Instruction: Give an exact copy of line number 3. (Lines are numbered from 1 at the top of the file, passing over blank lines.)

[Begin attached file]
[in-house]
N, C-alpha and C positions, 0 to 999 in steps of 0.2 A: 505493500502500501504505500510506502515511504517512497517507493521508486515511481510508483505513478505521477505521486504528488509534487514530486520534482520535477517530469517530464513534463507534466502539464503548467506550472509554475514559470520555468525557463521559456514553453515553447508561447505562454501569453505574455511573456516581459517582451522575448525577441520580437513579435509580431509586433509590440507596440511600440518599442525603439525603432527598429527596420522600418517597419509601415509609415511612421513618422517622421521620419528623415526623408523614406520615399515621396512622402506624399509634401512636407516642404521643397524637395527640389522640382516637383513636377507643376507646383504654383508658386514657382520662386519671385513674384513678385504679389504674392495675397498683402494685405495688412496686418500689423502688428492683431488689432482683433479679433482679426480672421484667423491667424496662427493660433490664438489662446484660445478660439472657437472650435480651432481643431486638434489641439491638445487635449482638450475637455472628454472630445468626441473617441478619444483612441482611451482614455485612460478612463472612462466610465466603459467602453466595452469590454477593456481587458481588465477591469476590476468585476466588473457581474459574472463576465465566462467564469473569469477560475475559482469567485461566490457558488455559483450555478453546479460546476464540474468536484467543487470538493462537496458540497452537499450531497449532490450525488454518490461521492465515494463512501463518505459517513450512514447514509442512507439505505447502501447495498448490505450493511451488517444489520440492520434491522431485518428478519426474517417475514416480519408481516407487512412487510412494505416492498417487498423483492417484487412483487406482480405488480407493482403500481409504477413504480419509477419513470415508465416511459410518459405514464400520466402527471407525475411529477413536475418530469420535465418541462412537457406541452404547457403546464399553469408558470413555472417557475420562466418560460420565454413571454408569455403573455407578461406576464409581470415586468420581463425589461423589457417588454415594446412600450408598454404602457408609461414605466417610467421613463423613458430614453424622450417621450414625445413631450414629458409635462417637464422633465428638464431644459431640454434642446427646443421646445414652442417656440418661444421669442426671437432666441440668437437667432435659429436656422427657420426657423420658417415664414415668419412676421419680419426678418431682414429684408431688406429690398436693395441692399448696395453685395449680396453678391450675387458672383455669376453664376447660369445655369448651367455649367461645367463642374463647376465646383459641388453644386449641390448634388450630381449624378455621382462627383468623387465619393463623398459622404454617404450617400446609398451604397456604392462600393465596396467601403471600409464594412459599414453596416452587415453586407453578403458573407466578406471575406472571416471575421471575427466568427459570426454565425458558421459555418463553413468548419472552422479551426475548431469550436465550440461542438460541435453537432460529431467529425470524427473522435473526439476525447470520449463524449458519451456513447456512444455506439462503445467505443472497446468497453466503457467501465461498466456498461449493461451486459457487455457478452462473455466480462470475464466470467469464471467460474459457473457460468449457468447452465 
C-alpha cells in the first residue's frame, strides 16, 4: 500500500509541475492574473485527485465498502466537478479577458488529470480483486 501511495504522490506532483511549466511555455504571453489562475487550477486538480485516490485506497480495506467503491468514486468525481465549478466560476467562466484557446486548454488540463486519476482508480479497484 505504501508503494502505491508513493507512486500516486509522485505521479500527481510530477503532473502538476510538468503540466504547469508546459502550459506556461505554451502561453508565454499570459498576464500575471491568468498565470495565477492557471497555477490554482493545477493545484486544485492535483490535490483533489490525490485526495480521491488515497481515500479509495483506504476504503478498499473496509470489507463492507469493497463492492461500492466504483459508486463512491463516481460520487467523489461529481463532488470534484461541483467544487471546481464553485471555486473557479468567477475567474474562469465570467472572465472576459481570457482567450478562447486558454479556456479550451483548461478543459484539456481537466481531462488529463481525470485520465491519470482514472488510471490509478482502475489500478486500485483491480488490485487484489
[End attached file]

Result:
C-alpha cells in the first residue's frame, strides 16, 4: 500500500509541475492574473485527485465498502466537478479577458488529470480483486 501511495504522490506532483511549466511555455504571453489562475487550477486538480485516490485506497480495506467503491468514486468525481465549478466560476467562466484557446486548454488540463486519476482508480479497484 505504501508503494502505491508513493507512486500516486509522485505521479500527481510530477503532473502538476510538468503540466504547469508546459502550459506556461505554451502561453508565454499570459498576464500575471491568468498565470495565477492557471497555477490554482493545477493545484486544485492535483490535490483533489490525490485526495480521491488515497481515500479509495483506504476504503478498499473496509470489507463492507469493497463492492461500492466504483459508486463512491463516481460520487467523489461529481463532488470534484461541483467544487471546481464553485471555486473557479468567477475567474474562469465570467472572465472576459481570457482567450478562447486558454479556456479550451483548461478543459484539456481537466481531462488529463481525470485520465491519470482514472488510471490509478482502475489500478486500485483491480488490485487484489